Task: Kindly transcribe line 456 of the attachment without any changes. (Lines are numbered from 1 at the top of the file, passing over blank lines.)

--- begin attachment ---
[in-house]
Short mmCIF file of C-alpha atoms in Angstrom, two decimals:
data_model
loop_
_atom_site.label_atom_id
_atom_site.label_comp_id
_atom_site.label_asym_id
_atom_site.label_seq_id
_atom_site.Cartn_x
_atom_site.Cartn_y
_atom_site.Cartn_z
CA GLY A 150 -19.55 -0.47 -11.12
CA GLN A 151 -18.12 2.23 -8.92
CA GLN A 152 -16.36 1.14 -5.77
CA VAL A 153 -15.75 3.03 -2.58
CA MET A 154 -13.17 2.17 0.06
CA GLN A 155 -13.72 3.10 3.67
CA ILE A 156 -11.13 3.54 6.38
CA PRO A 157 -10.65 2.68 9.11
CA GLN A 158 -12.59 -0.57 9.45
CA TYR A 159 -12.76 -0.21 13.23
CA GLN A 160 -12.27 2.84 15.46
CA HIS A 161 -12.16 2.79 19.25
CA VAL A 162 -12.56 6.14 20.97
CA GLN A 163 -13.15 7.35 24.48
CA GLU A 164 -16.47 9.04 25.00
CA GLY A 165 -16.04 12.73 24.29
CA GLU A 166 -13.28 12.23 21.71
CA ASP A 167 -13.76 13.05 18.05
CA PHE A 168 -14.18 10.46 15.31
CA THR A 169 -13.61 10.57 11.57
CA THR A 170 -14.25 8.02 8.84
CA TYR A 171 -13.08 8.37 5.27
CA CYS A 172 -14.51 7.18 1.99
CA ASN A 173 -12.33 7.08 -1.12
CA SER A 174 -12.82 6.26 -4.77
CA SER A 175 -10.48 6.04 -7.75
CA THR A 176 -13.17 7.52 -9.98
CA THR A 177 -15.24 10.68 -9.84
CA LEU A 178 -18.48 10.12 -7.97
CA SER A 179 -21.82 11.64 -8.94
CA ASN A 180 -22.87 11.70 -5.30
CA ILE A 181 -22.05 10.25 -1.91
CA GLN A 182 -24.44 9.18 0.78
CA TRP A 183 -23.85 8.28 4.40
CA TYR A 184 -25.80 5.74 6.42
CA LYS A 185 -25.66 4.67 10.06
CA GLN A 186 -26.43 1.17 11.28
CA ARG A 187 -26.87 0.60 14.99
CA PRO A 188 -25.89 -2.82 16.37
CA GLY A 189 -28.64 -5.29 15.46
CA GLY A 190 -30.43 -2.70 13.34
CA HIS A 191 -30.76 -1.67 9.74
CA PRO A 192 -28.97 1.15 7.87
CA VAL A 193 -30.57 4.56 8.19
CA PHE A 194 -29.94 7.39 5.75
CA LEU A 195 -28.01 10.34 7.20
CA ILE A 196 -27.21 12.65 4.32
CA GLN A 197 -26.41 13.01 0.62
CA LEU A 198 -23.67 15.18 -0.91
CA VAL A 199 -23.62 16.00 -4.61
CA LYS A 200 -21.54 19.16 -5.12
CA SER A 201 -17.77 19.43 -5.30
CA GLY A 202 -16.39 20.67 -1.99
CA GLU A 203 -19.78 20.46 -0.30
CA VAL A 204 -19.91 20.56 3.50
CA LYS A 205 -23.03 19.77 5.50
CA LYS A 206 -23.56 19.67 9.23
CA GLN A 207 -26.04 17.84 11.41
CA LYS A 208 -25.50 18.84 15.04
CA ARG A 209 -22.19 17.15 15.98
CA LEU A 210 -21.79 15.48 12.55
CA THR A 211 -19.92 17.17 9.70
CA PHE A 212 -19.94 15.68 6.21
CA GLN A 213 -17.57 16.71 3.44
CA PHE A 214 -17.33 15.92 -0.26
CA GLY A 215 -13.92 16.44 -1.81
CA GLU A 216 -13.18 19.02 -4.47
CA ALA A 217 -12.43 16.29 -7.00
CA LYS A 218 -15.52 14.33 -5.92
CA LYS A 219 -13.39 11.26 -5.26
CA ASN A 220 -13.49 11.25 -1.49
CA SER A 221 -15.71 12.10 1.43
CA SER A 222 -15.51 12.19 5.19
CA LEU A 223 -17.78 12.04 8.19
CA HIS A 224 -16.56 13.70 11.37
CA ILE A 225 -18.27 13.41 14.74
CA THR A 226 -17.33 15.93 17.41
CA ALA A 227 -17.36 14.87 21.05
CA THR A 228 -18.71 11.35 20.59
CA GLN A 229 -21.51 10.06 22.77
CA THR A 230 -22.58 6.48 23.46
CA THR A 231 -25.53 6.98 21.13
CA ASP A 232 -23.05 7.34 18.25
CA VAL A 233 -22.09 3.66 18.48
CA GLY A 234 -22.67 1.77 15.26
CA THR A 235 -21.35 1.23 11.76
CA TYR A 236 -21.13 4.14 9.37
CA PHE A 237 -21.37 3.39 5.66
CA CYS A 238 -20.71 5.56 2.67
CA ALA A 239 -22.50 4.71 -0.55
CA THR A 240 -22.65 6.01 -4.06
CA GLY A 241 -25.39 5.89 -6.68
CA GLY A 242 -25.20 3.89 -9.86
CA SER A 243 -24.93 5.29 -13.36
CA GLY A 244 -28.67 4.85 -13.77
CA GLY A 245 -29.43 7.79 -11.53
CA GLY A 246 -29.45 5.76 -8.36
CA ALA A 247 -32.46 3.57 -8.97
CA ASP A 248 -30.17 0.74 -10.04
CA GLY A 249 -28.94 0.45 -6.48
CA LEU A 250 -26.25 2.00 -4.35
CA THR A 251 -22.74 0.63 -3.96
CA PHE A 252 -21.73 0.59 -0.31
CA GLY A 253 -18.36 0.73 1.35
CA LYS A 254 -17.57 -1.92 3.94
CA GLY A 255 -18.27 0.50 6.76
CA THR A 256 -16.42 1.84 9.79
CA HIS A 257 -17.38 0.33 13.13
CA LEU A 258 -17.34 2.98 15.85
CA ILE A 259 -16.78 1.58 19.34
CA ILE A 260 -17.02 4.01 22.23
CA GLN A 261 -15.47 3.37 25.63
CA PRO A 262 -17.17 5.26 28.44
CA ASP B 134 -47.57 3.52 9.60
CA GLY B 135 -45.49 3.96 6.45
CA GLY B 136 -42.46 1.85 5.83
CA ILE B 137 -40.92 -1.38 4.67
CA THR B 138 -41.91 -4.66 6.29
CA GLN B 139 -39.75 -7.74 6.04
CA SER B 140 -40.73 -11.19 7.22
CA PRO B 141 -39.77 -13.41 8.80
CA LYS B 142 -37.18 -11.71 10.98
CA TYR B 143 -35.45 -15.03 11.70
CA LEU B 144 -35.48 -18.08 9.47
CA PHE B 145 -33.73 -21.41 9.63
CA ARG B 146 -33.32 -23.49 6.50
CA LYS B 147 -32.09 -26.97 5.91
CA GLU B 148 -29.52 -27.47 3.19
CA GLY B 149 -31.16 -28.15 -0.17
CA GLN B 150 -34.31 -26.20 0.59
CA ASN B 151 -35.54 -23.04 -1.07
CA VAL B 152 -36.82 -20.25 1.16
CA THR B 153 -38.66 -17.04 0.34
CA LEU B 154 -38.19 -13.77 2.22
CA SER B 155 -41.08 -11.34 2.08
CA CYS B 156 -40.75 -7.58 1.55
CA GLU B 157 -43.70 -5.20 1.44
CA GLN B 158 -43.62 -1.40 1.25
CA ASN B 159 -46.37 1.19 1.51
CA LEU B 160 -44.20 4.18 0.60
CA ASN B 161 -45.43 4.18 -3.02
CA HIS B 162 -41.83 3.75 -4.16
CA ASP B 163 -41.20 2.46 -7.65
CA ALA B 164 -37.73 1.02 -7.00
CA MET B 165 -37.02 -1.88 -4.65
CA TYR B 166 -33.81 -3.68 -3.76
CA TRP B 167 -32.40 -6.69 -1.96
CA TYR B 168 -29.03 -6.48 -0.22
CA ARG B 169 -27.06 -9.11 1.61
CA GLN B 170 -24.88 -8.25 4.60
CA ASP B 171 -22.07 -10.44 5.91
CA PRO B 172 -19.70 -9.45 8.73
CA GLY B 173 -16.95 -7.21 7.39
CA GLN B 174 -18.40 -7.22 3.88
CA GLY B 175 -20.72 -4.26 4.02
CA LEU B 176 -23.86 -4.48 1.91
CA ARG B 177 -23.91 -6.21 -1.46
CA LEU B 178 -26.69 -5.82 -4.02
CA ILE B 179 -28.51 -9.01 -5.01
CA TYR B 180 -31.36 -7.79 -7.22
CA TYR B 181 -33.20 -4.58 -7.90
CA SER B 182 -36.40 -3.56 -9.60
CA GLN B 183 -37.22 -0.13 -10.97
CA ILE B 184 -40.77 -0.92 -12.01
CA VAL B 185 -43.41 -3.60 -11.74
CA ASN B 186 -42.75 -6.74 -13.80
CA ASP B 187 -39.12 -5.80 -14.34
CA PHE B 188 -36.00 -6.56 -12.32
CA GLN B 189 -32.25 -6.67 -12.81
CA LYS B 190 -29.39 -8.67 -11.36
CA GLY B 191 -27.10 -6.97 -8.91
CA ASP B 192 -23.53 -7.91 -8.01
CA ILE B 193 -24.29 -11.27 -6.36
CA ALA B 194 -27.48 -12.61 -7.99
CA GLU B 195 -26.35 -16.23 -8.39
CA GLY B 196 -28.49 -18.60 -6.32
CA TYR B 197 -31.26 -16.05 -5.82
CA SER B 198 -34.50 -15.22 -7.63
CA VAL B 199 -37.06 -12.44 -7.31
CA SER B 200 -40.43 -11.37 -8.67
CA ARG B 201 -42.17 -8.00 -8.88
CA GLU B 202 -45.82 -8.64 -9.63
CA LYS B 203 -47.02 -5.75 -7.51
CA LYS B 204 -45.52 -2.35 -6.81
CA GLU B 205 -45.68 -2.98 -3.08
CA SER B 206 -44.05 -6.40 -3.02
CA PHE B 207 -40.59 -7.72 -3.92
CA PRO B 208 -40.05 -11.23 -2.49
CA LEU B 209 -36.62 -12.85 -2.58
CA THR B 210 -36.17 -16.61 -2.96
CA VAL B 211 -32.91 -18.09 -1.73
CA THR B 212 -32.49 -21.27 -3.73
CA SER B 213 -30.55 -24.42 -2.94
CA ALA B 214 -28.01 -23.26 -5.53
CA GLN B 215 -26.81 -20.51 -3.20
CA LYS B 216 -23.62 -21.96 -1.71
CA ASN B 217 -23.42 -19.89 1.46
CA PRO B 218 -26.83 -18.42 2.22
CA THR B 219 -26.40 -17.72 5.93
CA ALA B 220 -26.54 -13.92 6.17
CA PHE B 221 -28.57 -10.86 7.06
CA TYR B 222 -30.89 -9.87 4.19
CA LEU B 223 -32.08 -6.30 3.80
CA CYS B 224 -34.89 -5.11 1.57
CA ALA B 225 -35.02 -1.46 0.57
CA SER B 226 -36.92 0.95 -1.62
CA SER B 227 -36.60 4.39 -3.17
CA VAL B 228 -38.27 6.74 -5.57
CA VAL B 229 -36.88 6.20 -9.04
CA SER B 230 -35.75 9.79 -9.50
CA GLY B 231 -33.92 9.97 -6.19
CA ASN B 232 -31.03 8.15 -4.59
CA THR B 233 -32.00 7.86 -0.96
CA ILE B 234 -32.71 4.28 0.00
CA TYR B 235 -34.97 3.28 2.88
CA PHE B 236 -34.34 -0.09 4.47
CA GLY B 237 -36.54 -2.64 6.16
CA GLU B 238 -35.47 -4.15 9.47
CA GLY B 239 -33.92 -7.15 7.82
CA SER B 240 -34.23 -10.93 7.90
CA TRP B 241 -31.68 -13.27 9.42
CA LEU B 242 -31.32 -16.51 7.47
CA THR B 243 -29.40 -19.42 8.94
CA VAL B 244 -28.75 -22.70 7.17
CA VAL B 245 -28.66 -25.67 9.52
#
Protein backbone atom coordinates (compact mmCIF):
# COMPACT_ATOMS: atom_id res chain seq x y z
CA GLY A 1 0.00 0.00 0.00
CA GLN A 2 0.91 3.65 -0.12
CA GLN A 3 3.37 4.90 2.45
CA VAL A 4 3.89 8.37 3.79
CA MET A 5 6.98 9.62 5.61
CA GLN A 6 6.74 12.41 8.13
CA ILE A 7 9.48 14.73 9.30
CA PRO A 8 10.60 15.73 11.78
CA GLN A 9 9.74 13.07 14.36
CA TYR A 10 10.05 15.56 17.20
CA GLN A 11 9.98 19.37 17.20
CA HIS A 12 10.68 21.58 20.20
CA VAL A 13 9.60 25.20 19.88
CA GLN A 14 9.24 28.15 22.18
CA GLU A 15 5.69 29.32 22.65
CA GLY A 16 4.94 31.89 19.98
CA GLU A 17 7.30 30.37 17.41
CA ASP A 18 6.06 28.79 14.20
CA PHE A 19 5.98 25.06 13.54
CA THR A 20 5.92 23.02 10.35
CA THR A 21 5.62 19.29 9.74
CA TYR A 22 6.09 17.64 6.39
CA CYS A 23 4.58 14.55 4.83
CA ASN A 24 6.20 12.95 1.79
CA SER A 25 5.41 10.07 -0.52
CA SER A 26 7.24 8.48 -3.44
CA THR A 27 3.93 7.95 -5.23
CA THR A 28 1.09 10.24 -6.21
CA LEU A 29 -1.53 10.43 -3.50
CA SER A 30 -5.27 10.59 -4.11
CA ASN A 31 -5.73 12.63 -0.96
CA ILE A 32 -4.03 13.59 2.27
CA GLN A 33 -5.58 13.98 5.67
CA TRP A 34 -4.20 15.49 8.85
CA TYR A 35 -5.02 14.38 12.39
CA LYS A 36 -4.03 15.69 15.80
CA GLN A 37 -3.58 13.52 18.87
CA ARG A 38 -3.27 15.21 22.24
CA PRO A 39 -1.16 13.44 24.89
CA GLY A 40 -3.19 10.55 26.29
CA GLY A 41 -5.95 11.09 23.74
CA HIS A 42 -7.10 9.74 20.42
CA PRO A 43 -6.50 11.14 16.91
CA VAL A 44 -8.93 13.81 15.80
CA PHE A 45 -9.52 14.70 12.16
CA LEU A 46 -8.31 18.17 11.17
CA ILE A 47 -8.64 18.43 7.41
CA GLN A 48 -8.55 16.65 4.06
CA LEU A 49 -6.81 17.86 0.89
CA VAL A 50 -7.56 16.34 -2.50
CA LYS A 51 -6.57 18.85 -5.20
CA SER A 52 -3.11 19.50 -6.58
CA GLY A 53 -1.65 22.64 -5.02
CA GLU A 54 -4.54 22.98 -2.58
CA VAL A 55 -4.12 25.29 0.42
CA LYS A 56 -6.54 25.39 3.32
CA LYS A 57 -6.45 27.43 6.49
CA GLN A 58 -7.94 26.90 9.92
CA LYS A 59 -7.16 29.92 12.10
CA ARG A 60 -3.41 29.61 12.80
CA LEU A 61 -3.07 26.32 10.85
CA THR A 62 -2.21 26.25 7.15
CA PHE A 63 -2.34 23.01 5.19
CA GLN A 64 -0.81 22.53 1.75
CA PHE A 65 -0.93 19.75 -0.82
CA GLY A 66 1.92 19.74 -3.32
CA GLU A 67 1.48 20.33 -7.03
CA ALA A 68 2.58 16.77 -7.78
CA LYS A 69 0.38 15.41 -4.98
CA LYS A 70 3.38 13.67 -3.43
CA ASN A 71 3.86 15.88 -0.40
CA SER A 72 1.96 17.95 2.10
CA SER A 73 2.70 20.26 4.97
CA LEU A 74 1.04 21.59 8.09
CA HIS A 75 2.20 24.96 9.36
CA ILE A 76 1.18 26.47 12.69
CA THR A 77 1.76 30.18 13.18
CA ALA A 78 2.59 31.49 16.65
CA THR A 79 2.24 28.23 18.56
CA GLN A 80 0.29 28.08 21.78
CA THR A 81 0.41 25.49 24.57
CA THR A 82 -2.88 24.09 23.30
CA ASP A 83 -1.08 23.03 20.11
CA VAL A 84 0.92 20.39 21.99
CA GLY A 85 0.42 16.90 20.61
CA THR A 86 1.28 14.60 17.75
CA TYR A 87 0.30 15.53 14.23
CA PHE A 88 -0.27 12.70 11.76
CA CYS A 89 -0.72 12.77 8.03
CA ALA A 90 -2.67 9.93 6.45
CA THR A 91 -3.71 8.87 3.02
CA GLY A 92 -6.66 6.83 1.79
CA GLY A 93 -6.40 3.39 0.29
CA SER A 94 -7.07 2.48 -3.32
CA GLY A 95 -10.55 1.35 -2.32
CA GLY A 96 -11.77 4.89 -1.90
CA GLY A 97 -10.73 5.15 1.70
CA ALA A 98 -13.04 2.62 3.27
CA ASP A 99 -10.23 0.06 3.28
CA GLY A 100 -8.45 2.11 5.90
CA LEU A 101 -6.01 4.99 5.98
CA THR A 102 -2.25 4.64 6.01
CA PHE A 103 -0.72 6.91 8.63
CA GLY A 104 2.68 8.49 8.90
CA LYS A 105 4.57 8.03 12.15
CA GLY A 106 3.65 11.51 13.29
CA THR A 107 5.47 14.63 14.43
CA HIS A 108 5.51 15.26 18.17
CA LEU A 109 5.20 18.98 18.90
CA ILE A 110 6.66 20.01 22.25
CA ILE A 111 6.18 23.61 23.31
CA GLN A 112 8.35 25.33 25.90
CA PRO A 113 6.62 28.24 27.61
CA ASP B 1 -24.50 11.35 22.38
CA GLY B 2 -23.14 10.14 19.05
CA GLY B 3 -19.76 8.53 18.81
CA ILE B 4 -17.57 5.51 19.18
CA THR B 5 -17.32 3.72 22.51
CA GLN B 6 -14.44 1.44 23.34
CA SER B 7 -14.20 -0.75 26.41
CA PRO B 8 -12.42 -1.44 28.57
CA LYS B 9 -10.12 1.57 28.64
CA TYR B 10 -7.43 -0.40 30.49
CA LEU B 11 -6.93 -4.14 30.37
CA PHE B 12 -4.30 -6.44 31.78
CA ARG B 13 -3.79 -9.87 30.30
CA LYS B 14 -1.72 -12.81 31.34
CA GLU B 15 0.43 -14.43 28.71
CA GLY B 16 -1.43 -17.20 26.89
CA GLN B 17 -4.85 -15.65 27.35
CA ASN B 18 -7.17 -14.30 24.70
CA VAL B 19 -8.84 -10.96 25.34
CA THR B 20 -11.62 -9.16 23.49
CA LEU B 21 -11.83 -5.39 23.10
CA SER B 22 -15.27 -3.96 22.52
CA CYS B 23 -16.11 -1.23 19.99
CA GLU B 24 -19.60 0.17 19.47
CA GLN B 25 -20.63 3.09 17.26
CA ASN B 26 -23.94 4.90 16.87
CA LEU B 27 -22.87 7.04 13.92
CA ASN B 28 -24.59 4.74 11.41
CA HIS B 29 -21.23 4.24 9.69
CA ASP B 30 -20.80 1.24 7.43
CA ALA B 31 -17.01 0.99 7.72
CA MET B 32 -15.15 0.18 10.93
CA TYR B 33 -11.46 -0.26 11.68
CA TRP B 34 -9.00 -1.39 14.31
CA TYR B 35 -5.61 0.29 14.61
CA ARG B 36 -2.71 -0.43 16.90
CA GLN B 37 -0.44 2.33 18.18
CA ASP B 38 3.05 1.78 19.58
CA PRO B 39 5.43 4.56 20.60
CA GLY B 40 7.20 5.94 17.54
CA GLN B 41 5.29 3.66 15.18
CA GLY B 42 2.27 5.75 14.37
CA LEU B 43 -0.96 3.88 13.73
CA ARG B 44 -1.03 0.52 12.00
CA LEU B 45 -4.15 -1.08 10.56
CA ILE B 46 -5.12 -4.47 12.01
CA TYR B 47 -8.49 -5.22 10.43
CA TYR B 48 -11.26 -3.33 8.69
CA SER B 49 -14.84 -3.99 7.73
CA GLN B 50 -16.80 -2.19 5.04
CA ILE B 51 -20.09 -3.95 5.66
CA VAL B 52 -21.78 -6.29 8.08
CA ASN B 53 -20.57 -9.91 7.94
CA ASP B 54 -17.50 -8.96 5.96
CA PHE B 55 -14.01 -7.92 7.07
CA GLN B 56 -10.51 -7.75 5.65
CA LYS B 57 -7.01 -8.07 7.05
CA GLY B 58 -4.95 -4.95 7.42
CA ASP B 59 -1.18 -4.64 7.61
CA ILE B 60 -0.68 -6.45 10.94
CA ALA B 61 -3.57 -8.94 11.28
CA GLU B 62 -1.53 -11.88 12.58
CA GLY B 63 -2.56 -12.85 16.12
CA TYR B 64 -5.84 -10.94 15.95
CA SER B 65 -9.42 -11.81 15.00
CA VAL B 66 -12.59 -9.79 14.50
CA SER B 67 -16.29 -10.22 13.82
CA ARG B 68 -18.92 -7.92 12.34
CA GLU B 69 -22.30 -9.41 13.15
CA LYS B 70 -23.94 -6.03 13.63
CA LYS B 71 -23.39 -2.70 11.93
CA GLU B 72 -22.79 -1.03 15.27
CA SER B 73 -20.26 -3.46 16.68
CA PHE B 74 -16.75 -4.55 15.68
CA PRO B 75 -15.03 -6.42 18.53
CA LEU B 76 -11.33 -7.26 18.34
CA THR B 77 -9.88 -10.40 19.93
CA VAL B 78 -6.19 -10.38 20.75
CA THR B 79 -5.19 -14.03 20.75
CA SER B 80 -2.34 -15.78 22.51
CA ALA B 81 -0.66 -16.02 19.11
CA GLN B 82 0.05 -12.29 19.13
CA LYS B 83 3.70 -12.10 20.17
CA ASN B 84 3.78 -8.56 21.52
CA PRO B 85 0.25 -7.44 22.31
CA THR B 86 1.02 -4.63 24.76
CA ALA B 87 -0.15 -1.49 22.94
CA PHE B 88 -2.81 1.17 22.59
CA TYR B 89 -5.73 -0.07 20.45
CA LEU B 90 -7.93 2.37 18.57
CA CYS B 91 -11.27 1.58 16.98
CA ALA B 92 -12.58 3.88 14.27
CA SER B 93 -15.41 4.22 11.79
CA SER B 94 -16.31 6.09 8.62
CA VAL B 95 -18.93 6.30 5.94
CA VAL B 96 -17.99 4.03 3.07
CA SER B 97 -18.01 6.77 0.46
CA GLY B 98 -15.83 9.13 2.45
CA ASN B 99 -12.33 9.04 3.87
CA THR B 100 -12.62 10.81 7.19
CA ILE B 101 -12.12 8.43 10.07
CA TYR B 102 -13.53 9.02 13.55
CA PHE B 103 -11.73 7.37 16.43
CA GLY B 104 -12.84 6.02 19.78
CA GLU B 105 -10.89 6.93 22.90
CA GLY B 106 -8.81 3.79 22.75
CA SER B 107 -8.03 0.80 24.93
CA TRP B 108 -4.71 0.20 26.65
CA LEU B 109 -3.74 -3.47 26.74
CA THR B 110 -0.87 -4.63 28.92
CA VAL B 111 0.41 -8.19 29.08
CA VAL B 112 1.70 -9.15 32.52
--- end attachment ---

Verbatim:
CA GLY B 104 -12.84 6.02 19.78